where looking over endless land you see nothing

but water and sky and the wide scrim
of a welcoming light that does not remember me

Six Thirteen Fourteen

Six Thirteen Fourteen (Honey Moon)


The sagging bottom of the sky tears on the mountain
and the gray spilling down ten miles away eventually

obscures the entire ridgeline. I’m out here to see the first
full moon rising on a Friday the thirteenth in June

in a hundred years, and now the horizon is missing.
In the highest branches of the old walnut tree

the leaves are flinging the last rays of sun away
with such chaotic gusto I can’t tell where the wind

is coming from. Closer to the ground the silver maple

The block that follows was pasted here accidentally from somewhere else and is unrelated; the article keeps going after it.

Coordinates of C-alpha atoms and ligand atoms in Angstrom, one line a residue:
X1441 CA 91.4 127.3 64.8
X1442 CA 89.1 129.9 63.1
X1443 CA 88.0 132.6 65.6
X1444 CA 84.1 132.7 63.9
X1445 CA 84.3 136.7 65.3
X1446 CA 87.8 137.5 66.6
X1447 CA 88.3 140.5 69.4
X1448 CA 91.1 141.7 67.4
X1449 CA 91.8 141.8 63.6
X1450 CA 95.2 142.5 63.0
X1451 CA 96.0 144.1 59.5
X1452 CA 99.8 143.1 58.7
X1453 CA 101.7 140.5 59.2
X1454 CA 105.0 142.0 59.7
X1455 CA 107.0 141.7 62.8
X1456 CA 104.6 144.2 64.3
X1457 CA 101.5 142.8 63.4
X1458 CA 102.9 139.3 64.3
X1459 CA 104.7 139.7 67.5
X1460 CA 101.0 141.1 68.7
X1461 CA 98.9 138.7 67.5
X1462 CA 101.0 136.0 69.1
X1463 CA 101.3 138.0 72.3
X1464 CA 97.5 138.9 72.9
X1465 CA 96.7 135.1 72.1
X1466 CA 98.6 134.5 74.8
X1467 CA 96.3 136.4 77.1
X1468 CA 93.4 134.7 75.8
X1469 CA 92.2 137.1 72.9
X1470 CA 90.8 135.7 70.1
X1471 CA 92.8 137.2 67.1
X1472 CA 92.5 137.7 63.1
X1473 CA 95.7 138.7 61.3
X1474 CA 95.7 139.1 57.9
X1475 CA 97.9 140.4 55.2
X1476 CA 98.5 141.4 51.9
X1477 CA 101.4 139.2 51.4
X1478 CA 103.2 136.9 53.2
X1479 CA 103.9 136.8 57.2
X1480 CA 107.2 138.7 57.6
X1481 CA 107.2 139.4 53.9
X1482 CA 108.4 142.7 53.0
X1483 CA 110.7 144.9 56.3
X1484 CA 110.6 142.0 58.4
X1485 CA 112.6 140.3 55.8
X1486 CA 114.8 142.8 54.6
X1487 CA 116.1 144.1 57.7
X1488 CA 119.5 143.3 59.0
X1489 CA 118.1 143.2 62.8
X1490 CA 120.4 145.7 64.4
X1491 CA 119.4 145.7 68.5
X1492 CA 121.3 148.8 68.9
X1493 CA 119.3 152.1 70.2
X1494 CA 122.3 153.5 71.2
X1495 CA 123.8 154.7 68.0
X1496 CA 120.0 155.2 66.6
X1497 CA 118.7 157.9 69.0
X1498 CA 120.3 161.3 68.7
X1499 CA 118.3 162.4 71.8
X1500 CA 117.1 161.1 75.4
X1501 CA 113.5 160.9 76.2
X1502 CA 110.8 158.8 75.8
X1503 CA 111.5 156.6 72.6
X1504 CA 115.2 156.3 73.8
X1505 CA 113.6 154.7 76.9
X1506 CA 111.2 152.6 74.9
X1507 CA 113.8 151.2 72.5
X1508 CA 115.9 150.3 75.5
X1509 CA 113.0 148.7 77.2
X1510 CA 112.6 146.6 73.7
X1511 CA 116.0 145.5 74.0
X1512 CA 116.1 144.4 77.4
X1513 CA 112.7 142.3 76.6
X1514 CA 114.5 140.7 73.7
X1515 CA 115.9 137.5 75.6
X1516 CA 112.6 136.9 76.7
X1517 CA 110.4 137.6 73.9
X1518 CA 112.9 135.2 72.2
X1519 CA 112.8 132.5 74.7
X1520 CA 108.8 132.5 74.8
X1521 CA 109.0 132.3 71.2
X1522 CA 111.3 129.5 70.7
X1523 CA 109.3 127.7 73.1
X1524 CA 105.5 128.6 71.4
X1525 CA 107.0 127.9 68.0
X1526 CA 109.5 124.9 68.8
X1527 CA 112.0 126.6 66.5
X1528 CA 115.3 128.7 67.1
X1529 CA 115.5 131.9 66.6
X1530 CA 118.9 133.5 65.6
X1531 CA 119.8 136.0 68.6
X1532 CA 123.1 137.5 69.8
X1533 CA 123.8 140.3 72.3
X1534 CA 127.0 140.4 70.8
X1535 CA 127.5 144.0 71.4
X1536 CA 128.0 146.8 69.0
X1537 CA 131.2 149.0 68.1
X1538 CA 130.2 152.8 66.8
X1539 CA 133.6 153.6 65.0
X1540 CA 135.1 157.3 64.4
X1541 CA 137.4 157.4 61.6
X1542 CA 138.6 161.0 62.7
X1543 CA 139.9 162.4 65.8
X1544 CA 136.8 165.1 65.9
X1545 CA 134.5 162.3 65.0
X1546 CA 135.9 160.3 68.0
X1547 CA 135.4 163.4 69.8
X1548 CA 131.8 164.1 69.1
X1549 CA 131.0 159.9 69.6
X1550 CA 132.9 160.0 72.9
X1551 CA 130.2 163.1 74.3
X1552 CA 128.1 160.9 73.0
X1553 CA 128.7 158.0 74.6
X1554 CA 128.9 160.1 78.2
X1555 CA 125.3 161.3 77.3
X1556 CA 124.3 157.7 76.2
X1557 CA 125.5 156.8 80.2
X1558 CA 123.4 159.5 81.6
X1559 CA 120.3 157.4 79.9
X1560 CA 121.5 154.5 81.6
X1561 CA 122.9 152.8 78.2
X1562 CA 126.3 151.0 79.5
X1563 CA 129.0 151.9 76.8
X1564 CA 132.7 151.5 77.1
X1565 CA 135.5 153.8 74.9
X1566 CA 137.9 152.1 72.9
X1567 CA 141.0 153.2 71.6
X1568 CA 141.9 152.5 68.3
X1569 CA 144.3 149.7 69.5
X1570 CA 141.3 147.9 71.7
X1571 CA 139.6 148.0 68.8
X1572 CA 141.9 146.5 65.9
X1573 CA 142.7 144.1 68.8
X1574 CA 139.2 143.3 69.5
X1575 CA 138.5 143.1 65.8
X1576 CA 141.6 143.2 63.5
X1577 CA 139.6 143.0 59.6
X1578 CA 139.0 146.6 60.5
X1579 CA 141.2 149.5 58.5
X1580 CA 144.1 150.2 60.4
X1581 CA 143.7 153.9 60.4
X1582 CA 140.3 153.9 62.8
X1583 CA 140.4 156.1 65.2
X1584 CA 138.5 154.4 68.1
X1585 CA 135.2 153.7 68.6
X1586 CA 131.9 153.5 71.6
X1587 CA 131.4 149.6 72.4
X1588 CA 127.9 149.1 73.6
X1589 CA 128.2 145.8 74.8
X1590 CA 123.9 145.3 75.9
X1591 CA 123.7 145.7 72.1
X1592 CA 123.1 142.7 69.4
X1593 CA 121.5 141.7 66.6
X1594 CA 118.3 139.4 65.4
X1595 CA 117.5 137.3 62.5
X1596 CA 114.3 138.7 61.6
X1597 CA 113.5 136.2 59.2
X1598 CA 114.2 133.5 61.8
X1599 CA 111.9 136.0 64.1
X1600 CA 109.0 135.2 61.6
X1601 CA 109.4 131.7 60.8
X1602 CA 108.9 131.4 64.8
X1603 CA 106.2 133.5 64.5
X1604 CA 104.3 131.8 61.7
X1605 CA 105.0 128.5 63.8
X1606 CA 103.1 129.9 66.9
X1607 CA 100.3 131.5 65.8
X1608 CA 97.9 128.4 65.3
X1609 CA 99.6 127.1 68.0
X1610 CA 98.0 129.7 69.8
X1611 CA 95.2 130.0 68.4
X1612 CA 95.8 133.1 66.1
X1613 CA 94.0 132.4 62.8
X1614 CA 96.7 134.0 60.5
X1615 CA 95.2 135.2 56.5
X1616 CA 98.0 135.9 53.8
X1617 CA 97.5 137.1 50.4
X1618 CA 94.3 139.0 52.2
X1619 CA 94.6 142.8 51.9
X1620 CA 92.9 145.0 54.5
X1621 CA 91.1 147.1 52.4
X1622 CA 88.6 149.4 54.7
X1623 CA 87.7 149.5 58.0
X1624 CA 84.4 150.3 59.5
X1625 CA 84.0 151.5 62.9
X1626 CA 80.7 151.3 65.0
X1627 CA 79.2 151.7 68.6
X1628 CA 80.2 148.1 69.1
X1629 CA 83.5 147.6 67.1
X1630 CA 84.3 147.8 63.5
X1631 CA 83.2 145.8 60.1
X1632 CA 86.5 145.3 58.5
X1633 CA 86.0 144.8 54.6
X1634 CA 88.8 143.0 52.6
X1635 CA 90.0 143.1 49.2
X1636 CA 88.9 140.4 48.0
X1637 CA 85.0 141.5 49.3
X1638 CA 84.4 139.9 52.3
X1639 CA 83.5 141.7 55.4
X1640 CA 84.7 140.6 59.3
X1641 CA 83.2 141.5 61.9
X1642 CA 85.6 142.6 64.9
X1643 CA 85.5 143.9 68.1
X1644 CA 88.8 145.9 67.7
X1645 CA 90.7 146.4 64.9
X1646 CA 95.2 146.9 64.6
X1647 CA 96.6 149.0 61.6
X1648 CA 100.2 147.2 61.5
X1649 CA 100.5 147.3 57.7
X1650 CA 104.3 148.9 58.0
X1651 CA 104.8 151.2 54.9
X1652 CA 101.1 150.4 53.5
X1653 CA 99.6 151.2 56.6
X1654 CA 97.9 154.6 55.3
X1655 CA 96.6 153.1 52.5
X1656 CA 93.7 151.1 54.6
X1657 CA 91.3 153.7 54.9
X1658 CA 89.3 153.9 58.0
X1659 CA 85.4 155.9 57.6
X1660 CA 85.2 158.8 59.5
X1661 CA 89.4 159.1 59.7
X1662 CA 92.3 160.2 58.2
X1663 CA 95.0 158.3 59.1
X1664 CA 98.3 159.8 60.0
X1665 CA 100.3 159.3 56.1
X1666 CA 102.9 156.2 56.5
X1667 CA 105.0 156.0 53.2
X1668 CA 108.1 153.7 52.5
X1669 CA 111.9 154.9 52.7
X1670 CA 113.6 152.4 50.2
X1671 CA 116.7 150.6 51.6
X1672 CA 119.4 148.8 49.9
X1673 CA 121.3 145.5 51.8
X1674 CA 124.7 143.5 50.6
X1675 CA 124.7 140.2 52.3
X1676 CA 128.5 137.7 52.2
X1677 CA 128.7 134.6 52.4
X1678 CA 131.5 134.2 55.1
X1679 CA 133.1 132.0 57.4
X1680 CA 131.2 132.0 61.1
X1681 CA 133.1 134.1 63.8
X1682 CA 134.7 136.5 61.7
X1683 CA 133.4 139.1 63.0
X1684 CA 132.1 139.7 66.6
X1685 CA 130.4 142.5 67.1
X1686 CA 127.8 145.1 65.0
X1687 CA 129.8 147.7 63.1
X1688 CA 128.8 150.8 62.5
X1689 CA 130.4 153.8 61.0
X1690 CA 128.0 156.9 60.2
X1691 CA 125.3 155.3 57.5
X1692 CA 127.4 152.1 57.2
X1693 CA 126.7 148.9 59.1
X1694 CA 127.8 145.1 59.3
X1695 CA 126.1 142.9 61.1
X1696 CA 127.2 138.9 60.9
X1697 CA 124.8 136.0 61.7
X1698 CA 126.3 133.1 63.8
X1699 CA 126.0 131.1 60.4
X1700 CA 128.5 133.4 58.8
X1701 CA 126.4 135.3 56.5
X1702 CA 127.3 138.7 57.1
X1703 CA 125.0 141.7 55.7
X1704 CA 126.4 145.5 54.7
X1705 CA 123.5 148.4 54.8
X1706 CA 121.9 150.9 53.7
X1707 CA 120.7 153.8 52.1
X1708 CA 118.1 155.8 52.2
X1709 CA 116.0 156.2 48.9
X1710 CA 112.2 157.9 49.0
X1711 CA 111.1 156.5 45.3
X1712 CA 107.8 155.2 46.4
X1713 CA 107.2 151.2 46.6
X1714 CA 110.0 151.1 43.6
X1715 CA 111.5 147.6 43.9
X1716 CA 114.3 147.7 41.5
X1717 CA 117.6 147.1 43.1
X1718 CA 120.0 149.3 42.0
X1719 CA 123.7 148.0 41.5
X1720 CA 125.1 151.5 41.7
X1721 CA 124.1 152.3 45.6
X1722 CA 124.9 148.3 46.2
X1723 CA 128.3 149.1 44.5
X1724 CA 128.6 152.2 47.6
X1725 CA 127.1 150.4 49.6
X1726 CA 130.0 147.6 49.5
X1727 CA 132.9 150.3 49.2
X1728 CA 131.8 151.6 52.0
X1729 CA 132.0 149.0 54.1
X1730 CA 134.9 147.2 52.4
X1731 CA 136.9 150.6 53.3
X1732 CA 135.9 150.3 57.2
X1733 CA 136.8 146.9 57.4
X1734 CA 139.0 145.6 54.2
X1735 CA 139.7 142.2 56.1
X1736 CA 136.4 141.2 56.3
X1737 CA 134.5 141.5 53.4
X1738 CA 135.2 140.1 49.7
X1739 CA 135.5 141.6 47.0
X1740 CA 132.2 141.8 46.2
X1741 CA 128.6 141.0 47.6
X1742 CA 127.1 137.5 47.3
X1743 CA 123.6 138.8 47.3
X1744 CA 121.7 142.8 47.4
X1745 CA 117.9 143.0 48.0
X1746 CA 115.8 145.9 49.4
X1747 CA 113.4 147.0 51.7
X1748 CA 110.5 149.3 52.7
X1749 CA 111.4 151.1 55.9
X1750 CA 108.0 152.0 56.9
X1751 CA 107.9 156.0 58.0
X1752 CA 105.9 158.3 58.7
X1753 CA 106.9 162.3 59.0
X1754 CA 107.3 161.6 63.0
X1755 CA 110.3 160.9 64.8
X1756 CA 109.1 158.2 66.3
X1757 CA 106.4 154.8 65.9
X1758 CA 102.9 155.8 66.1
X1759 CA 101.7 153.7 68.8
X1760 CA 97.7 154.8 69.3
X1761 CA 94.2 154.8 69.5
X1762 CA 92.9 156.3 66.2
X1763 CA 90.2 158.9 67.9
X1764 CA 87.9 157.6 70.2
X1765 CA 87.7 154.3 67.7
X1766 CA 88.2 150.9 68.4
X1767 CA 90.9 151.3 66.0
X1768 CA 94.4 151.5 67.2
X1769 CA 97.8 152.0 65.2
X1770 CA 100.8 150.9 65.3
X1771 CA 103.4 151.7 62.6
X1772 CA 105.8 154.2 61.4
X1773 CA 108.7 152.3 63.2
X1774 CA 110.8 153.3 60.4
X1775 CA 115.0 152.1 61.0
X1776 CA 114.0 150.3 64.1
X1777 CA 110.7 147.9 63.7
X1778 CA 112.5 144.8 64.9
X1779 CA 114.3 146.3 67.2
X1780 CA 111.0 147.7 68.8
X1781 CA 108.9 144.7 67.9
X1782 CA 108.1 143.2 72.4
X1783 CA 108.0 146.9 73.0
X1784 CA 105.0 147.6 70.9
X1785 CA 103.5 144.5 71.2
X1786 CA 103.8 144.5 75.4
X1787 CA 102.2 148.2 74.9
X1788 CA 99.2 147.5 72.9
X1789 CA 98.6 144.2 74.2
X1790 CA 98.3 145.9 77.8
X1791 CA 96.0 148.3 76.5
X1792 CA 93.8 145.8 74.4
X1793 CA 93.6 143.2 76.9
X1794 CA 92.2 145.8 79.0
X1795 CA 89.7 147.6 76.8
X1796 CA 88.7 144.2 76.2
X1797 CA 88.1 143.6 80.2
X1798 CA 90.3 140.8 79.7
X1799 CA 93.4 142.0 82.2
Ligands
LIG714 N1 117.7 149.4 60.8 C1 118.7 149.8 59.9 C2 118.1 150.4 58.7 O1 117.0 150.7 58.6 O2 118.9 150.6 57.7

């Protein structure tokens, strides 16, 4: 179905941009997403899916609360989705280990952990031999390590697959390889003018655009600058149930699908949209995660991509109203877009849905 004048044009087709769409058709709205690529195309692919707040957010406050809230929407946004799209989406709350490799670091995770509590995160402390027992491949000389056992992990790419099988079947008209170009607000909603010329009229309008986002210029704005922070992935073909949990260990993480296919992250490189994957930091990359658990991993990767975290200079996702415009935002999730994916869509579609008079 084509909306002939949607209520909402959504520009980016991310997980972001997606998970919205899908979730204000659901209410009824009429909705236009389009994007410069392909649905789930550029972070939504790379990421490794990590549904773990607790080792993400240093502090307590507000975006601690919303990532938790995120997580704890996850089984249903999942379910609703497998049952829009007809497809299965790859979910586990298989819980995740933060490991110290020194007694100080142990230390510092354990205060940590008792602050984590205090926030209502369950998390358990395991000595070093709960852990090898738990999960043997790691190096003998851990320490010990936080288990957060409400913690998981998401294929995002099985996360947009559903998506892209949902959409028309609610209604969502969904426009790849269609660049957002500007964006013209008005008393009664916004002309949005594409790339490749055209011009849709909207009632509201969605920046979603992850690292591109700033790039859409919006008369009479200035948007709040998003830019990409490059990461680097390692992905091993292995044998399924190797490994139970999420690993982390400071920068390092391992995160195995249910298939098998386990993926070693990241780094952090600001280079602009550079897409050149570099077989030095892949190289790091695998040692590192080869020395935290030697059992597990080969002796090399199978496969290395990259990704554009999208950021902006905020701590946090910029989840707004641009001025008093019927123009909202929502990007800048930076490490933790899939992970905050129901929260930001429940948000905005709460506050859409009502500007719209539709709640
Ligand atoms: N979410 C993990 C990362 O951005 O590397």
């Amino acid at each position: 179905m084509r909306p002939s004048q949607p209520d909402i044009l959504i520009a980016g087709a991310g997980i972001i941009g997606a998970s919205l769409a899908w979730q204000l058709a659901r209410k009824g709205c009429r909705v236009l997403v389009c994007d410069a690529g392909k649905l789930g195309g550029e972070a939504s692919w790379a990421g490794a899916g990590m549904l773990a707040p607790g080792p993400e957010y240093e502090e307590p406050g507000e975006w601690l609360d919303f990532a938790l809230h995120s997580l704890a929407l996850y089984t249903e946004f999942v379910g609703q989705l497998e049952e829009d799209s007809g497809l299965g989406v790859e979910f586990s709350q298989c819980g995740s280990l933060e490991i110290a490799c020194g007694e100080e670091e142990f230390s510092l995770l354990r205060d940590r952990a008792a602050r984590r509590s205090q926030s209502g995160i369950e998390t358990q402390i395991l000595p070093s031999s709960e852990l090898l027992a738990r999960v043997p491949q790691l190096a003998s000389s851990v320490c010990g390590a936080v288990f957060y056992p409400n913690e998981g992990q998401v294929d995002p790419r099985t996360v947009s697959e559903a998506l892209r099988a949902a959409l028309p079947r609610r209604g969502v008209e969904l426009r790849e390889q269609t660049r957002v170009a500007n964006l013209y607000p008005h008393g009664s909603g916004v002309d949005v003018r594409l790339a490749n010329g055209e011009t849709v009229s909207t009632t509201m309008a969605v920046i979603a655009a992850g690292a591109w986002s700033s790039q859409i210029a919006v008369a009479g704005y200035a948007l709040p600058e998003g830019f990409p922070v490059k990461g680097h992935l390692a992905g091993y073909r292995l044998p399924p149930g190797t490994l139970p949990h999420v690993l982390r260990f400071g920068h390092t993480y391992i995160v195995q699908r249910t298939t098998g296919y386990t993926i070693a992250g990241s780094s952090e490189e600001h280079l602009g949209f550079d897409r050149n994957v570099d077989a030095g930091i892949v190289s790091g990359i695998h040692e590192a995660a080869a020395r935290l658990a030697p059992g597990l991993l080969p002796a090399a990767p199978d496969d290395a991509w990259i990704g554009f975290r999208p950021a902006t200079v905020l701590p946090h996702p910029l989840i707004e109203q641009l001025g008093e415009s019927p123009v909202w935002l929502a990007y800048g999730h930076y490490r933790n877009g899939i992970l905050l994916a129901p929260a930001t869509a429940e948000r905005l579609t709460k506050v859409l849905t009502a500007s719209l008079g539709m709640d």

holds its leaves out completely level, motionless

as if confirming that, somewhere, here for
the moment anyway, all is calm. The mist arrives

on slender legs ten minutes later, apologetically calm
and thinning the distance: the mountains have moved closer

like how a memory of someone far away suddenly appears
as a thing you want to climb, or a barrier on the path.

And still there is no moon. In bed before midnight
I feel a sudden rush of love for you

as if I myself had just broken through life’s haze,
glowing and spherical, irreducible, reaching without

fail. While the most I see out my window later
is a wedge of pure light through the shifting clouds

I will remember that moon and who I was suddenly,
how love shone off me from light’s source.

Rained Out

Rained Out


I never swore I would not write a softball poem!
Darkness strides down the high hill towards the field.

Taking its time so the mist beneath it can depend
like a hanging plant, motionless every time you look.

I turn away to watch the game but something taps my shoulder–
the first drops of rain. People are running for their cars

With their softball gloves on their heads. Though it lasts